1967 saw. The first sponsors, Joshua Tetley and John Player, entered the game for the 1971–72 Northern Rugby Football League season. Television would have an enormous impact on the sport of rugby league in the 1990s when Rupert Murdoch's News Corporation sought worldwide broadcasting rights and refused to take no for an answer; the media giant's "Super League" movement saw big changes for the traditional administrators of the game. In Europe, it resulted in a move from a winter sport to a summer one as the new Super League competition tried to expand its market. In Australasia, the Super League war resulted in long and costly legal battles and changing loyalties, causing significant damage to the code in an competitive sporting market. In 1997 two competitions were run alongside each other in Australia, after which a peace deal in the form of the National Rugby League was formed; the NRL has since become recognised as the sport's flagship competition and since that time has set record TV ratings and crowd figures.
The objective in rugby league is to score more points through tries and field goals than the opposition within the 80 minutes of play. If after two halves of play, each consisting of forty minutes, the two teams are drawing, a draw may be declar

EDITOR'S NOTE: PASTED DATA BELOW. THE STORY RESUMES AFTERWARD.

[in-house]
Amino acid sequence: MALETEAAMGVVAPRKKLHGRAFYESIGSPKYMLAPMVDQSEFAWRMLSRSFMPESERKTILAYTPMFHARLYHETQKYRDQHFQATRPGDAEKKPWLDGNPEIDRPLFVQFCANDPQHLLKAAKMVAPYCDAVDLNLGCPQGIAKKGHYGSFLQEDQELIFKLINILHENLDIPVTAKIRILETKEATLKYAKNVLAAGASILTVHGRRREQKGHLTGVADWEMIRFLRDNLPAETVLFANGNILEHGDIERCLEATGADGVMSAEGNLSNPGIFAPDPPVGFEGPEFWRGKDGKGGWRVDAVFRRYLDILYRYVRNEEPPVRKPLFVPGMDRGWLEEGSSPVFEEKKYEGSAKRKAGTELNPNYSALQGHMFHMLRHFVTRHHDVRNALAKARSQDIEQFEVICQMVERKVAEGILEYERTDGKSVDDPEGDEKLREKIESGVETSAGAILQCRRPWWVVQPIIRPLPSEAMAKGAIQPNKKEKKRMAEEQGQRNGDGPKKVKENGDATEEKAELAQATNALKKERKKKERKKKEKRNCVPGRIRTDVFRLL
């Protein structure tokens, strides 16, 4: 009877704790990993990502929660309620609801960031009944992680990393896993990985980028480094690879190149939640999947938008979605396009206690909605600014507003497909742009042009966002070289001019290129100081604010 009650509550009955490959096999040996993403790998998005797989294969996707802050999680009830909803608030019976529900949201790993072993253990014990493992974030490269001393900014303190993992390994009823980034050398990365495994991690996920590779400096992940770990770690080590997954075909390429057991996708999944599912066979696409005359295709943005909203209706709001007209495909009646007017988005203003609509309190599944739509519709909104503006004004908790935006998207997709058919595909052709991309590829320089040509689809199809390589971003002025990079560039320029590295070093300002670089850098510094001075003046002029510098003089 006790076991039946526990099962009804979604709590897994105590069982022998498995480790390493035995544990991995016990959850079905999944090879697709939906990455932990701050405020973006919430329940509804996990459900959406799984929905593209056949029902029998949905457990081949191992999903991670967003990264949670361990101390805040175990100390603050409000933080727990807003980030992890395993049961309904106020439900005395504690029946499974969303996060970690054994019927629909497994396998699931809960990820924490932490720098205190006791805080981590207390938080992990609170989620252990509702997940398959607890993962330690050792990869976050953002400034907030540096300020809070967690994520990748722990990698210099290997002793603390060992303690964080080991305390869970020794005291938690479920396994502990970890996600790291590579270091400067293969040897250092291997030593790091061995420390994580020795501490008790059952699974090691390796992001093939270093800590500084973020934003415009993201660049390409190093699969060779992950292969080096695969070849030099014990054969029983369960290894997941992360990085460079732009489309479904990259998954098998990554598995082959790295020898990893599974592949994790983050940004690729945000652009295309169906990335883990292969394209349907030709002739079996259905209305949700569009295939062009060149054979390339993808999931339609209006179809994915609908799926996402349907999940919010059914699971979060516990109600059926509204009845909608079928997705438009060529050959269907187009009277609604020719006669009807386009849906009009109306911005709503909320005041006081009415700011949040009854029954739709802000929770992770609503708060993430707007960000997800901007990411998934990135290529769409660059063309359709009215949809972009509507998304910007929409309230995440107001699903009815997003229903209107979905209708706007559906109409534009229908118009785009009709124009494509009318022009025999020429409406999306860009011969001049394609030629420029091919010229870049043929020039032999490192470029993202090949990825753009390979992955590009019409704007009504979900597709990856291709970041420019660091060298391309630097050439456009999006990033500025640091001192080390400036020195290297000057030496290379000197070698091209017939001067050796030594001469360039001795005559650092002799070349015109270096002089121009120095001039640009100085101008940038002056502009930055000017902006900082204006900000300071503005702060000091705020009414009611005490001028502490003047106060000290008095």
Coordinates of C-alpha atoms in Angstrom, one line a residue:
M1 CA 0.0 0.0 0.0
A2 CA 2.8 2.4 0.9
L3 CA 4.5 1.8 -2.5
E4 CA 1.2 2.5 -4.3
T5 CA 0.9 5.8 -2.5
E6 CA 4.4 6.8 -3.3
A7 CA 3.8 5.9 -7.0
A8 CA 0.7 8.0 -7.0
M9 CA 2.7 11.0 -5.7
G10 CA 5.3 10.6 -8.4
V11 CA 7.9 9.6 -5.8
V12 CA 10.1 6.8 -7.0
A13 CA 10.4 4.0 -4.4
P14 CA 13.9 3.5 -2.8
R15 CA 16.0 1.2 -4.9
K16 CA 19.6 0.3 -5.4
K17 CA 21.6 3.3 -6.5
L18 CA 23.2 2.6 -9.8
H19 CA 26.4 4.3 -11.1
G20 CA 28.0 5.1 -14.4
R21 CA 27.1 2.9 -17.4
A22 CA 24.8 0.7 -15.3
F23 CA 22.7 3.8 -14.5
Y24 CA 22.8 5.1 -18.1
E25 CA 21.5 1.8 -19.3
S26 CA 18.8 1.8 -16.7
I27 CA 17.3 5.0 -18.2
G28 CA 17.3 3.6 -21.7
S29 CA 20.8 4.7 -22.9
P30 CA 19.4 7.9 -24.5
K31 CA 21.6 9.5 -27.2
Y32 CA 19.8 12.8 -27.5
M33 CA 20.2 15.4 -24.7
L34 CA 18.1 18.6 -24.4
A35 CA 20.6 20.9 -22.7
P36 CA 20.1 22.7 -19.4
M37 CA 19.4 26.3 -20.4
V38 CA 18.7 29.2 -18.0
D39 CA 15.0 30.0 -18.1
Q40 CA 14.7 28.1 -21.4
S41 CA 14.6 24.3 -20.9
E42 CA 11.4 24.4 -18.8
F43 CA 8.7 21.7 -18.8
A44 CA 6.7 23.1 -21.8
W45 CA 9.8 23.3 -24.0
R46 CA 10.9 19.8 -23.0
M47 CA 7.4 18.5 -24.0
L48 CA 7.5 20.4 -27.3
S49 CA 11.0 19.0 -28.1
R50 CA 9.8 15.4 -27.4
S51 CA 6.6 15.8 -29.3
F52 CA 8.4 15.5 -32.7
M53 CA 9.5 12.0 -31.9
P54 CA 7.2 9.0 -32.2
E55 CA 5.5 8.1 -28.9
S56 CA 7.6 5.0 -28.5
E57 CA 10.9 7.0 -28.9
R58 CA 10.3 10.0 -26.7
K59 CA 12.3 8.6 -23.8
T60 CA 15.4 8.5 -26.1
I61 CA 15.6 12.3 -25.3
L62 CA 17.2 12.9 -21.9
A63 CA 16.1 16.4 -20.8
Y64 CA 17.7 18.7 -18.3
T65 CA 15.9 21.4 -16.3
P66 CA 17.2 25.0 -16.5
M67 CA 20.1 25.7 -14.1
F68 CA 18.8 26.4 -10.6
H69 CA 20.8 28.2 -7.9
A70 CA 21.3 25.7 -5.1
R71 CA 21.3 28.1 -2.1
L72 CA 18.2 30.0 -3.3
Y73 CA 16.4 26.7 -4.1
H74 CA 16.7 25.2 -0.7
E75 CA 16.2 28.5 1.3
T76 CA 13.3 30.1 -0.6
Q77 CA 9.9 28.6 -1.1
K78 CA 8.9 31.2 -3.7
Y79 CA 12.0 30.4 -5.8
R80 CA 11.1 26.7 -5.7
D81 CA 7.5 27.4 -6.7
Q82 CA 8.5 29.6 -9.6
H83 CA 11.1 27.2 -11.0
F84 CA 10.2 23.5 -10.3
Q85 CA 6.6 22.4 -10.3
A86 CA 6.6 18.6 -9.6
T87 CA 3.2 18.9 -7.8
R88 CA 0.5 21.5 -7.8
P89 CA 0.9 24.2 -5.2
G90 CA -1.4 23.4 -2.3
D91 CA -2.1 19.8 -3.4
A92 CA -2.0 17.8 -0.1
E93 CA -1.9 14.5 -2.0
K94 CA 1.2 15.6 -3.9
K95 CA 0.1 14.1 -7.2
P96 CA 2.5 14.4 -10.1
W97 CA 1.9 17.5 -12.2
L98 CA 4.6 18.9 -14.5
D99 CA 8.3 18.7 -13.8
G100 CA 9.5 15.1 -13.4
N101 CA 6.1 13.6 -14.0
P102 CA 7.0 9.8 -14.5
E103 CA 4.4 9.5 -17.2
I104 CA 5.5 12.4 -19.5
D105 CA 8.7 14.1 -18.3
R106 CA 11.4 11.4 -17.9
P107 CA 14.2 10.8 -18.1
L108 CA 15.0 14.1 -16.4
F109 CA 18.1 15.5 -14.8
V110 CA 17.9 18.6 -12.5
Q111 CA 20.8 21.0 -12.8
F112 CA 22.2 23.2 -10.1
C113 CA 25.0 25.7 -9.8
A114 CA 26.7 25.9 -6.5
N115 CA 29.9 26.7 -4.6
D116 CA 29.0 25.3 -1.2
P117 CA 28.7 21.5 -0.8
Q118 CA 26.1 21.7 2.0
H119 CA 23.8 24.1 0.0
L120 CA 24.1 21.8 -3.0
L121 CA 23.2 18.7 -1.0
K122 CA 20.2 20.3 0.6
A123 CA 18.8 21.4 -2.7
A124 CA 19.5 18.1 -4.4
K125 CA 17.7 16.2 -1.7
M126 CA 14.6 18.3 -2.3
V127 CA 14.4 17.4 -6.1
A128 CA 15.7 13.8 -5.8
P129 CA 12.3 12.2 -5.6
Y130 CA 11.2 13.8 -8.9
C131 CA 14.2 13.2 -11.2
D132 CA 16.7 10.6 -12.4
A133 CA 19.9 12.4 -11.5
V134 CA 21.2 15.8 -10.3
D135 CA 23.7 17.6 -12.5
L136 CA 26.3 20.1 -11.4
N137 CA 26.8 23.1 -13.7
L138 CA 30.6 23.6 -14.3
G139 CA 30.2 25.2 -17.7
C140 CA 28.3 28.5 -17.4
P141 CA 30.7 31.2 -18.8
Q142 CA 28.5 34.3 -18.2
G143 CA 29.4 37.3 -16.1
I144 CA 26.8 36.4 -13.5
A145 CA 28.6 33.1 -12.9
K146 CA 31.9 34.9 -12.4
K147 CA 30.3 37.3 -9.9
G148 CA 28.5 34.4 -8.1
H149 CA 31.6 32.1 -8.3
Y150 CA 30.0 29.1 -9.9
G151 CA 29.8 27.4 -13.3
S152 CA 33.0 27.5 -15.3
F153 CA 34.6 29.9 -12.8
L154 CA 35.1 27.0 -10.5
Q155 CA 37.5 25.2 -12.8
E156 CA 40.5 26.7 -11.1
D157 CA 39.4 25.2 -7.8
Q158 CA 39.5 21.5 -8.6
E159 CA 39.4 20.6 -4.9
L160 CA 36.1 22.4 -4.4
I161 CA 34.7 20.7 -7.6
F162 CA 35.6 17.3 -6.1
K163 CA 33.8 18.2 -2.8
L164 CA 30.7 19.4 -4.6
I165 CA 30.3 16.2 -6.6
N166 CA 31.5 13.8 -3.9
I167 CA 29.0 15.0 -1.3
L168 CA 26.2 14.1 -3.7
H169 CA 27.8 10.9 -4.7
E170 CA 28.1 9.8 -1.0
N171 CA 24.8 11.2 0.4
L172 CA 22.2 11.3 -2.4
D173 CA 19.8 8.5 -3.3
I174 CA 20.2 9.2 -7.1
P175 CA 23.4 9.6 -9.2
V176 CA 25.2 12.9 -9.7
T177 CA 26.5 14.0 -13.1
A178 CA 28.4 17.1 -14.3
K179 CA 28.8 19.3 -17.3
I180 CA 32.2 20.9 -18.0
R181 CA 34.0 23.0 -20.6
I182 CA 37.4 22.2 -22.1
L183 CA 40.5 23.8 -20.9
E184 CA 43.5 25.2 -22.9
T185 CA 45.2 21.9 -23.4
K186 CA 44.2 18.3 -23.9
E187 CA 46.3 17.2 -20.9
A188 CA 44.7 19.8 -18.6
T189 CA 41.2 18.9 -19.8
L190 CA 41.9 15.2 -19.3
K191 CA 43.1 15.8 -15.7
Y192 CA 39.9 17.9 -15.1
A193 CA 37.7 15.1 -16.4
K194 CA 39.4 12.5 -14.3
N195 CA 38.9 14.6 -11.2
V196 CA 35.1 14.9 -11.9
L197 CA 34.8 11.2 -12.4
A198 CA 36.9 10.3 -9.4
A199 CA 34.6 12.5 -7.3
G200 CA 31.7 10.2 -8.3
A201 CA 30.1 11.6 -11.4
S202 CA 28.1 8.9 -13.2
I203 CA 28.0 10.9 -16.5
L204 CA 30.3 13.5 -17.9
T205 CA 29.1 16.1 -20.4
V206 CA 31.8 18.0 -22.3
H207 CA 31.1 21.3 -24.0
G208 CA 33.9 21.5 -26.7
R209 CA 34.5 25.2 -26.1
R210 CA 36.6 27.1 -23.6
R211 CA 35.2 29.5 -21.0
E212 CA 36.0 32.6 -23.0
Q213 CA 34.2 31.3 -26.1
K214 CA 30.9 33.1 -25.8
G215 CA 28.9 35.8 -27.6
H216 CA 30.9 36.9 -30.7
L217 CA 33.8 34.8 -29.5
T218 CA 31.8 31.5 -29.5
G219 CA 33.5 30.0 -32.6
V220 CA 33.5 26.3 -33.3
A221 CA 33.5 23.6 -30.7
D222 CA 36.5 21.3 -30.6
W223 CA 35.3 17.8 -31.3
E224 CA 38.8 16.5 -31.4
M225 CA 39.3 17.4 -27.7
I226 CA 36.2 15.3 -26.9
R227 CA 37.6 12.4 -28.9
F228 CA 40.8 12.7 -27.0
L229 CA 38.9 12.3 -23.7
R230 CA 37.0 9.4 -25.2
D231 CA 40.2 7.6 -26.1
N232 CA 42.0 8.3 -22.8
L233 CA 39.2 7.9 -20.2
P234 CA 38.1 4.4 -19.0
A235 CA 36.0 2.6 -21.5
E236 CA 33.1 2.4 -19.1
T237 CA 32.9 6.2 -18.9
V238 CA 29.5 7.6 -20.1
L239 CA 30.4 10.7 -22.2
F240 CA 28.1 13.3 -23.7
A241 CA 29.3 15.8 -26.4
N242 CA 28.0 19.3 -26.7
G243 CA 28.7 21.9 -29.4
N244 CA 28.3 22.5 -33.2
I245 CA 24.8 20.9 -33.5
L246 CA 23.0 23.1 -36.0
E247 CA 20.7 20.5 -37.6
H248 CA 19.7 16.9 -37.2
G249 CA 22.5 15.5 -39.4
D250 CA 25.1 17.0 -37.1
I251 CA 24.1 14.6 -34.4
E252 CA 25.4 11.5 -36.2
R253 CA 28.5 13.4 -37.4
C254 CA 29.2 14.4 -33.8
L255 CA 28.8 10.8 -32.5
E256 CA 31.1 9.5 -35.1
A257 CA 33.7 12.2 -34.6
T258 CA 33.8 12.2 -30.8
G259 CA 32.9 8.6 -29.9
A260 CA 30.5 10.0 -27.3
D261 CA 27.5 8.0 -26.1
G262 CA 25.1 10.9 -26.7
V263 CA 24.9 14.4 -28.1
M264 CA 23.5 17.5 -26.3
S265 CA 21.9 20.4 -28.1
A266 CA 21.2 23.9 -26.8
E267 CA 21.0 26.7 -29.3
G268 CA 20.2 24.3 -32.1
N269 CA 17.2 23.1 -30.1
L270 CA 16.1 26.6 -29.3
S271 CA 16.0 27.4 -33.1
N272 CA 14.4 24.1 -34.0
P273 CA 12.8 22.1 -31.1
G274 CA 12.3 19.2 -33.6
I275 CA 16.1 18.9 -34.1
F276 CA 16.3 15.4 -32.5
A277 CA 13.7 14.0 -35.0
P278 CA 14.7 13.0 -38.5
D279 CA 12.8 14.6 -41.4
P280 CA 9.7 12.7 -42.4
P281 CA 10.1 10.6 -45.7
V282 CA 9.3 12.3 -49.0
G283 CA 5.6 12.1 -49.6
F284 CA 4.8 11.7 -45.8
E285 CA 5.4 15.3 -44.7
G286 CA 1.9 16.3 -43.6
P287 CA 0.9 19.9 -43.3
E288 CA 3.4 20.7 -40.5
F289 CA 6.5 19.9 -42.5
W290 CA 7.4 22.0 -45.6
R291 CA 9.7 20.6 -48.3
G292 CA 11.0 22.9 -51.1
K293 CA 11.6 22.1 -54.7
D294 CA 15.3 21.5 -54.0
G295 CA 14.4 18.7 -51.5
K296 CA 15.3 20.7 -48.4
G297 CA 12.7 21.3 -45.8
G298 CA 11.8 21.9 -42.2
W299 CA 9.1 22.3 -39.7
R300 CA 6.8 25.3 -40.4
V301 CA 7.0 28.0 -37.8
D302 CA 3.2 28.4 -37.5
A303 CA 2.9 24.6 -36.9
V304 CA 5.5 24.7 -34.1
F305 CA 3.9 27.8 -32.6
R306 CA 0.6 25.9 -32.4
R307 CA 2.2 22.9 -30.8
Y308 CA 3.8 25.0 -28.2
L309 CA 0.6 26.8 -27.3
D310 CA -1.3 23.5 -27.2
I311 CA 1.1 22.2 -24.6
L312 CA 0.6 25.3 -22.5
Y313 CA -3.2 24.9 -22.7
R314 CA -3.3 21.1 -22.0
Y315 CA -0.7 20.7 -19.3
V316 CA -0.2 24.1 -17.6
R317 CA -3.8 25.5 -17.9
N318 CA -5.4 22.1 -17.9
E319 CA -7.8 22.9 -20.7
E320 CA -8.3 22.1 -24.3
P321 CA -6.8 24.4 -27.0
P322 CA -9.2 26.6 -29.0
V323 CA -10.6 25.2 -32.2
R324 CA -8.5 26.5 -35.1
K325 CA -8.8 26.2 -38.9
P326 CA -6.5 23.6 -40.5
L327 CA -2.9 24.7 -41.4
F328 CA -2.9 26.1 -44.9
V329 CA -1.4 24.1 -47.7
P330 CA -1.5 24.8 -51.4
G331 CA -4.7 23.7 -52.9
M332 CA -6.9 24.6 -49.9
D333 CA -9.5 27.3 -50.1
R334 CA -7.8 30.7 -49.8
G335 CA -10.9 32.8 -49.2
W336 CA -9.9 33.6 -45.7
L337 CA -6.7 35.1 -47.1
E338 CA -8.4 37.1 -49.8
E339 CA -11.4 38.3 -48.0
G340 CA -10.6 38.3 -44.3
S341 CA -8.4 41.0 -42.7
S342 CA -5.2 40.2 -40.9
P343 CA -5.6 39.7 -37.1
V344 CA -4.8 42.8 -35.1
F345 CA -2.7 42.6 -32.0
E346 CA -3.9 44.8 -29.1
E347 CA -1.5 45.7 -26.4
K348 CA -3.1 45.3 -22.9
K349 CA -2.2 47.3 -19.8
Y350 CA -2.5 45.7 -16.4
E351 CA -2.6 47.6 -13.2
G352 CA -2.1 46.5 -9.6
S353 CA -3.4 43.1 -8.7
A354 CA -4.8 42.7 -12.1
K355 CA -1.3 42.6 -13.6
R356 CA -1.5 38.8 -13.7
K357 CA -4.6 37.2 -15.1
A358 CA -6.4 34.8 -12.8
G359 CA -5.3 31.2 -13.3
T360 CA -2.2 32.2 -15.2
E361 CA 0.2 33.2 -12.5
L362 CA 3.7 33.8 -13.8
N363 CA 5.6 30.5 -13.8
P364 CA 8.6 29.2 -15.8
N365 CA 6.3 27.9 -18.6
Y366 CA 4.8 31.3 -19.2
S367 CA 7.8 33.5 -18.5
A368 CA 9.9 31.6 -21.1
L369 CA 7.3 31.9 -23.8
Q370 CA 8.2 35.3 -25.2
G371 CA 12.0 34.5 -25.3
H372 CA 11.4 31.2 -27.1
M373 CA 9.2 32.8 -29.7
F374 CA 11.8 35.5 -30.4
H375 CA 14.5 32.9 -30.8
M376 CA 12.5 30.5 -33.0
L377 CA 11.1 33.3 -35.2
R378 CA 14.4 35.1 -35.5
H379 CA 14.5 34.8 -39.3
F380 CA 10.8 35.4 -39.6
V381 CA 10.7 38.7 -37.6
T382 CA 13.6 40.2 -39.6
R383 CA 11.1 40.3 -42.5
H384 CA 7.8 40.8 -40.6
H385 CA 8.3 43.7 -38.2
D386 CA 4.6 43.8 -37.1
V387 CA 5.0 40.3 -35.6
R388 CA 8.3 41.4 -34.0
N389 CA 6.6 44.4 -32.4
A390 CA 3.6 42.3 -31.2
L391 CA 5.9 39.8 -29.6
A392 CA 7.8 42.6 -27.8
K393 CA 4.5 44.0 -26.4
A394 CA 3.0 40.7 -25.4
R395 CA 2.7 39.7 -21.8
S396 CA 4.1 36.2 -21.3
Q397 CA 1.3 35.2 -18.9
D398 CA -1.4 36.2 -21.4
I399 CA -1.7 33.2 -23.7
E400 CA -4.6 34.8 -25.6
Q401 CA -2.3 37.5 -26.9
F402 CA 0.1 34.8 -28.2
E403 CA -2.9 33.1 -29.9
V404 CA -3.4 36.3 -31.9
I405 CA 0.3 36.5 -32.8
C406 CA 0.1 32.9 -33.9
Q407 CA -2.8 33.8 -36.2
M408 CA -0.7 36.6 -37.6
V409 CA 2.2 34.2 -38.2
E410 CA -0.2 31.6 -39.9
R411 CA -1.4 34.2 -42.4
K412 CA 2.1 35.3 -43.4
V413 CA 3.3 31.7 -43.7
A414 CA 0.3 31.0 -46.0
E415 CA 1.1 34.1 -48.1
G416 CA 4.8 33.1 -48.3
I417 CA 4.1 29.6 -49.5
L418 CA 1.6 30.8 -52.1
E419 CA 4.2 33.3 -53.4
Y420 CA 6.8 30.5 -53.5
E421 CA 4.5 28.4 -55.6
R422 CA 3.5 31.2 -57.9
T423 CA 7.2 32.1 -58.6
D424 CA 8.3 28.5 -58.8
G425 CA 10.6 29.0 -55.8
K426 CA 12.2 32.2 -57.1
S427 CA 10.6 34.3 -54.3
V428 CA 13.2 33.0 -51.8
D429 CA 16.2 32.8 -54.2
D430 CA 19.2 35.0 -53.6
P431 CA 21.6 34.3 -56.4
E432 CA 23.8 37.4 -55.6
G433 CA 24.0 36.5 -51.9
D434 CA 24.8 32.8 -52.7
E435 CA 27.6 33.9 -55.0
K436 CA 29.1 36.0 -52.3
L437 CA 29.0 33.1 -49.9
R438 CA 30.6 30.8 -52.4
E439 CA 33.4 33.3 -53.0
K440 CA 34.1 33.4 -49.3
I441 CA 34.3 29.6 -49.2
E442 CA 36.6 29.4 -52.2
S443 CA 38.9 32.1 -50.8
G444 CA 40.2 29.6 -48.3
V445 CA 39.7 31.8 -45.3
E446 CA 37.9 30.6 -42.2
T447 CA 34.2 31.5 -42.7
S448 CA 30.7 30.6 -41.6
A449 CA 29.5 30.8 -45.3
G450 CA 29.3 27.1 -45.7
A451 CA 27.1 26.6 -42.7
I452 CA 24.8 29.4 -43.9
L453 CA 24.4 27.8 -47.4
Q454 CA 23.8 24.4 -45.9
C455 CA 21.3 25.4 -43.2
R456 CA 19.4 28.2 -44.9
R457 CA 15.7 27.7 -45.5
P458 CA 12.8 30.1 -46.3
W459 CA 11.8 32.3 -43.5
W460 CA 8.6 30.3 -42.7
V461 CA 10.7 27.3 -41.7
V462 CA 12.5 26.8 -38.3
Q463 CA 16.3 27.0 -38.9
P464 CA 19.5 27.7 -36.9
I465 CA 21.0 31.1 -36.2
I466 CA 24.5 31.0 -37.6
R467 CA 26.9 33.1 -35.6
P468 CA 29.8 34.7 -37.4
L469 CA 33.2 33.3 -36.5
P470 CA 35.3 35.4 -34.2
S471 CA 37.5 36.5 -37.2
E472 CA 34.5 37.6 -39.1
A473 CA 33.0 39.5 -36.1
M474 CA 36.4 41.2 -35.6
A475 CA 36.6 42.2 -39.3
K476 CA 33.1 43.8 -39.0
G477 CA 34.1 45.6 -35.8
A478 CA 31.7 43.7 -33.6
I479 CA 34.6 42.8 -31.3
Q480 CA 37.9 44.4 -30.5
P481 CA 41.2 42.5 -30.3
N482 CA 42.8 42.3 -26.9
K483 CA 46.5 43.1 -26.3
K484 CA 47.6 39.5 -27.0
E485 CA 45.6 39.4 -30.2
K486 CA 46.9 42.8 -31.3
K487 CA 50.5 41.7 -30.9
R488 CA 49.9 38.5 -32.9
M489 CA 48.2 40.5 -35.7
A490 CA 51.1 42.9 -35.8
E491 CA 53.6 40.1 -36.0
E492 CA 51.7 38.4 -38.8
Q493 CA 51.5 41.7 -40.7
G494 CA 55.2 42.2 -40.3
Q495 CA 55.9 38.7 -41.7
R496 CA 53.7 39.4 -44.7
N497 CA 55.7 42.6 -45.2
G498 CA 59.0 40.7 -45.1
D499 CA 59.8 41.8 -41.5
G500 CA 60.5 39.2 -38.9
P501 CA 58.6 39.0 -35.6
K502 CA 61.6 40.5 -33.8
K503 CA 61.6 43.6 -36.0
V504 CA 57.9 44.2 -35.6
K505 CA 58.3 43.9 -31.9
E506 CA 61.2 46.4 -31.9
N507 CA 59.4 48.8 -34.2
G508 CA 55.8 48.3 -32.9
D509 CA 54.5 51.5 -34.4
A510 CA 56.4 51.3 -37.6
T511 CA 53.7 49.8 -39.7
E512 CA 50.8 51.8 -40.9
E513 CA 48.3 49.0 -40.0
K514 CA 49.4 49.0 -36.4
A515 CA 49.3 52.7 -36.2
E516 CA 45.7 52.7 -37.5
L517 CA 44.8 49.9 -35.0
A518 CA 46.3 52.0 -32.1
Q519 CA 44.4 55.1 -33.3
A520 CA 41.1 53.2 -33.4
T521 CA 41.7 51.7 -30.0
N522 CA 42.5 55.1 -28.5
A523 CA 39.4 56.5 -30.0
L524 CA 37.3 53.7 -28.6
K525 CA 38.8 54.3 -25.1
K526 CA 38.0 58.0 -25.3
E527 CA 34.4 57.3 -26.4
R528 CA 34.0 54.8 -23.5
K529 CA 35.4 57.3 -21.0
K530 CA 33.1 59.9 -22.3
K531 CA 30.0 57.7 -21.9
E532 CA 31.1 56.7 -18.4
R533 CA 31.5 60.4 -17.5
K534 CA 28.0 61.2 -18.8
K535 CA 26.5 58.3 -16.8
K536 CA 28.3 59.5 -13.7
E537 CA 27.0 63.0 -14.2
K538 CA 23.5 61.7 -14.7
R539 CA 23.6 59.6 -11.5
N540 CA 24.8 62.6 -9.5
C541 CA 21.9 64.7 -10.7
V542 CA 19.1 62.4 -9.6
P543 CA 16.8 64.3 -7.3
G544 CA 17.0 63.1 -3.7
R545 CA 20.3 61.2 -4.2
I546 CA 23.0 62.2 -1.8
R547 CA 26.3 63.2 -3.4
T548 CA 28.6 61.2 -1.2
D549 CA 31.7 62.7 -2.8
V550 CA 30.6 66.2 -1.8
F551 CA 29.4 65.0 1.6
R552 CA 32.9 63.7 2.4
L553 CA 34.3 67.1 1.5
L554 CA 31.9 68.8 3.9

National Football League Most Valuable Player Award
The National Football League Most Valuable Player Award is an award given by various entities to the American football player, considered the most valuable in the National Football League during the regular season. Organizations which give an NFL MVP award or have in the past include the Associated Press, the Newspaper Enterprise Association, Pro Football Writers of America, United Press International; the first award described as a most valuable player award was the Joe F. Carr Trophy, awarded by the NFL from 1938 to 1946. Today, the AP award is considered the de facto official NFL MVP award. Since the 2011 season, the NFL has held the annual NFL Honors ceremony to recognize the winner of the Associated Press MVP award; the AP has presented an MVP award since 1957. The award is voted upon by a panel of 50 sportswriters at the end of the regular season, before the playoffs, though the results are not announced to the public until the day before the Super Bowl. Pro Football Writers of America began naming their most valuable player in 1975 and continue to do so as of the 2017 season.